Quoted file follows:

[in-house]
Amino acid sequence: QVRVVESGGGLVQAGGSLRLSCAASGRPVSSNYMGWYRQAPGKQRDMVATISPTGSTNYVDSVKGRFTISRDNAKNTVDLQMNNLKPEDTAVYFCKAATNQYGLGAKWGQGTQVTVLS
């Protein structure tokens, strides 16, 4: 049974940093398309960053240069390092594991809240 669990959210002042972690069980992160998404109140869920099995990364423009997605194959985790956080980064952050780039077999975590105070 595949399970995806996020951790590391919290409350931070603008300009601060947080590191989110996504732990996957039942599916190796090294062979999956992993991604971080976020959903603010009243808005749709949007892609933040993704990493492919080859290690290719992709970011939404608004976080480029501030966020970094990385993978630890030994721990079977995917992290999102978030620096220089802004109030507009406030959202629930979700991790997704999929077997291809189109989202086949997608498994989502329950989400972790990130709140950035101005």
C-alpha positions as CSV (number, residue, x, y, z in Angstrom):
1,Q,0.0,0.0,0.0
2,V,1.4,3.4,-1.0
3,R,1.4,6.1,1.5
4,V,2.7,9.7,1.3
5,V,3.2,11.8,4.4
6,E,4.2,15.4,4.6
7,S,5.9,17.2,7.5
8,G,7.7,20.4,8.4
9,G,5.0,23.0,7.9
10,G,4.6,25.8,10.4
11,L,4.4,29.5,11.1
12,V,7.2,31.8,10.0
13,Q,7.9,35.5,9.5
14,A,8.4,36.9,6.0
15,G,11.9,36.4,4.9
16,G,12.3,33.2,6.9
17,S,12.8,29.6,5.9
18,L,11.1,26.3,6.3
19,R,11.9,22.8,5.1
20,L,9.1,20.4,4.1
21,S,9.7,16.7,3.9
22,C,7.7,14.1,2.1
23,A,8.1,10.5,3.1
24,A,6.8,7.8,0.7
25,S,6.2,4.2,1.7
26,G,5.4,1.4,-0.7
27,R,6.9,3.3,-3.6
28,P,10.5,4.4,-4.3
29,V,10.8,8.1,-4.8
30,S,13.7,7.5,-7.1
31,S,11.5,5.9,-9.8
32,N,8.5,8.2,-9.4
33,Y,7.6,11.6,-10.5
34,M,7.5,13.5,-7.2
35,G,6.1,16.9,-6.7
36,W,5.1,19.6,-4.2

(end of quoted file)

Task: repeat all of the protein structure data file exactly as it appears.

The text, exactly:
[in-house]
Amino acid sequence: QVRVVESGGGLVQAGGSLRLSCAASGRPVSSNYMGWYRQAPGKQRDMVATISPTGSTNYVDSVKGRFTISRDNAKNTVDLQMNNLKPEDTAVYFCKAATNQYGLGAKWGQGTQVTVLS
């Protein structure tokens, strides 16, 4: 049974940093398309960053240069390092594991809240 669990959210002042972690069980992160998404109140869920099995990364423009997605194959985790956080980064952050780039077999975590105070 595949399970995806996020951790590391919290409350931070603008300009601060947080590191989110996504732990996957039942599916190796090294062979999956992993991604971080976020959903603010009243808005749709949007892609933040993704990493492919080859290690290719992709970011939404608004976080480029501030966020970094990385993978630890030994721990079977995917992290999102978030620096220089802004109030507009406030959202629930979700991790997704999929077997291809189109989202086949997608498994989502329950989400972790990130709140950035101005």
C-alpha positions as CSV (number, residue, x, y, z in Angstrom):
1,Q,0.0,0.0,0.0
2,V,1.4,3.4,-1.0
3,R,1.4,6.1,1.5
4,V,2.7,9.7,1.3
5,V,3.2,11.8,4.4
6,E,4.2,15.4,4.6
7,S,5.9,17.2,7.5
8,G,7.7,20.4,8.4
9,G,5.0,23.0,7.9
10,G,4.6,25.8,10.4
11,L,4.4,29.5,11.1
12,V,7.2,31.8,10.0
13,Q,7.9,35.5,9.5
14,A,8.4,36.9,6.0
15,G,11.9,36.4,4.9
16,G,12.3,33.2,6.9
17,S,12.8,29.6,5.9
18,L,11.1,26.3,6.3
19,R,11.9,22.8,5.1
20,L,9.1,20.4,4.1
21,S,9.7,16.7,3.9
22,C,7.7,14.1,2.1
23,A,8.1,10.5,3.1
24,A,6.8,7.8,0.7
25,S,6.2,4.2,1.7
26,G,5.4,1.4,-0.7
27,R,6.9,3.3,-3.6
28,P,10.5,4.4,-4.3
29,V,10.8,8.1,-4.8
30,S,13.7,7.5,-7.1
31,S,11.5,5.9,-9.8
32,N,8.5,8.2,-9.4
33,Y,7.6,11.6,-10.5
34,M,7.5,13.5,-7.2
35,G,6.1,16.9,-6.7
36,W,5.1,19.6,-4.2